Is Carlton your only sporting client at the moment?

DL: “Yes they are. It all happened very rapidly late last year that we came across each other. It was a happy coincidence that one of our staff members was doing a sports science course at La Trobe University, the sports scientist from Carlton (Tom Kempton) was the guest lecturer on this particular day and described the problem, and our staff member came back and said ‘that’s what we solve,’ and suggested why don’t we talk to them.

“We’re now talking to several other AFL clubs and doing proof of concepts as well. An NBA franchise has been in touch, we’re going to open an office in London fairly shortly which will help us have conversations to EPL clubs and we’re talking to several NRL clubs here in Australia. It is accelerating pretty quickly and they all talk to us about the same issue.”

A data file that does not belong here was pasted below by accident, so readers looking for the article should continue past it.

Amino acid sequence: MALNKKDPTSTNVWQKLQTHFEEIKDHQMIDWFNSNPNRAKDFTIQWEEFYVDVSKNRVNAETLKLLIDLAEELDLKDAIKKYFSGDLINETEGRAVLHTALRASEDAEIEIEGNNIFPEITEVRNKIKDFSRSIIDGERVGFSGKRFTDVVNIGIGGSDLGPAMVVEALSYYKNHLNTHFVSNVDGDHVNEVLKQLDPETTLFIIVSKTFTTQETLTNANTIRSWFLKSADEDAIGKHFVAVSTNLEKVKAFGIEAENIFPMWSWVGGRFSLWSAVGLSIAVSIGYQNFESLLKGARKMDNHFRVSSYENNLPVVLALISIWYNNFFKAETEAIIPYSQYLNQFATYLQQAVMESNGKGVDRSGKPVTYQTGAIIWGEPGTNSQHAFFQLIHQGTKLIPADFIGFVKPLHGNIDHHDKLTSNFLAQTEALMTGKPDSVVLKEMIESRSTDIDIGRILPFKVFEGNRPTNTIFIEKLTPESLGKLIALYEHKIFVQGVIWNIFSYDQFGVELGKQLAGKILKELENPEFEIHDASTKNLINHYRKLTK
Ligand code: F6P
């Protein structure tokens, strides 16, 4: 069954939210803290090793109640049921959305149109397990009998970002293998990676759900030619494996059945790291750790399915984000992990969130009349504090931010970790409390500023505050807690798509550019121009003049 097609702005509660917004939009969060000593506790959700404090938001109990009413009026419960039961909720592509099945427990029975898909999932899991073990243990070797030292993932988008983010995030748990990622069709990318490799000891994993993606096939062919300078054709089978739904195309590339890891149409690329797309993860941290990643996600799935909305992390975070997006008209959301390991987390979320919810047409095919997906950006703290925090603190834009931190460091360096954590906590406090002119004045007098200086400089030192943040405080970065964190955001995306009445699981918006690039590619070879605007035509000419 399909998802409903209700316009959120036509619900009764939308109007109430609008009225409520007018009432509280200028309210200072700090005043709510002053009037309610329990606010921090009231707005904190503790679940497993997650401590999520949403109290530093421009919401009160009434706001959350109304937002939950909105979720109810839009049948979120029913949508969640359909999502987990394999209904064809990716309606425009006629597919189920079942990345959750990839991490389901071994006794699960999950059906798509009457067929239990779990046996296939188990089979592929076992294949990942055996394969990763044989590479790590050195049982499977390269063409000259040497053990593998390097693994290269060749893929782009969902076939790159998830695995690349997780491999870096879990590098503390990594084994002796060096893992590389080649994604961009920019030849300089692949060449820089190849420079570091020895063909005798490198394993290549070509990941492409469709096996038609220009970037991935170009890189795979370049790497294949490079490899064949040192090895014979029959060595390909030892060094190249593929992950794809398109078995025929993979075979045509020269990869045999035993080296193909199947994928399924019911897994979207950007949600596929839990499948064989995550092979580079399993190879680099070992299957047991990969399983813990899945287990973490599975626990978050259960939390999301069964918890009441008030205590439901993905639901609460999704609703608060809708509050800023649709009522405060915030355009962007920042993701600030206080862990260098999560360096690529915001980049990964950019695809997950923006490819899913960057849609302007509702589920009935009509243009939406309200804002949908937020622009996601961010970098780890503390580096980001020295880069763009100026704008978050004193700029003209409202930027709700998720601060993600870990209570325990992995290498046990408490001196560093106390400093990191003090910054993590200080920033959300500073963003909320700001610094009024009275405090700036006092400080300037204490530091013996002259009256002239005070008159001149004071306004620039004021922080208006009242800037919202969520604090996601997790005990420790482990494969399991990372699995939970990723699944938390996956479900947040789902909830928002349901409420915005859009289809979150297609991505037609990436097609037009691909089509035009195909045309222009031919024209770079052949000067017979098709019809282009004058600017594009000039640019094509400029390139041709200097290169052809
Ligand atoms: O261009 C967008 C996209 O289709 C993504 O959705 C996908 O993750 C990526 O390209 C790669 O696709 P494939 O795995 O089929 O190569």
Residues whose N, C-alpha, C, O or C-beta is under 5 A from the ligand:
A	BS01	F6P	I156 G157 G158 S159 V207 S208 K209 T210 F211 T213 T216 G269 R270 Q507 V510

The big difficulty facing organisations is making cohesive sense out of so many disparate data sources across different departments.

DL: “There’s a couple keys here and we see the same thing in business, there’s just so much data. You may have all of the data in your database but what we do with every client in whatever industry is understanding what it is, and we do this by department, because what the head coach might want to see is different to the physio who is different to the CEO. The key is to ensure what any individual sees in the data and the dashboards is particularly relevant for them.”


What are Tom’s experience integrating Empirics into Carlton?

Bill Kelso: “People are really engaging with the information and data because what they see is framed in a way that is relevant and tells a story of each person. It’s certainly helped in terms of productivity, they no longer need to be using Excel spreadsheets. They can spend their time using the data to take action, and make changes and recommendations and not spend much of their time pulling the data together.”

Andrew Jones: “Tom is one of the biggest advocates for us and building a lot of the ideologies has come from him. One of the best things he gets out of it is being involved, he’s at our office working with us and sitting down with an analyst or a developer and really trying to pick apart where he’s trying to improve certain areas.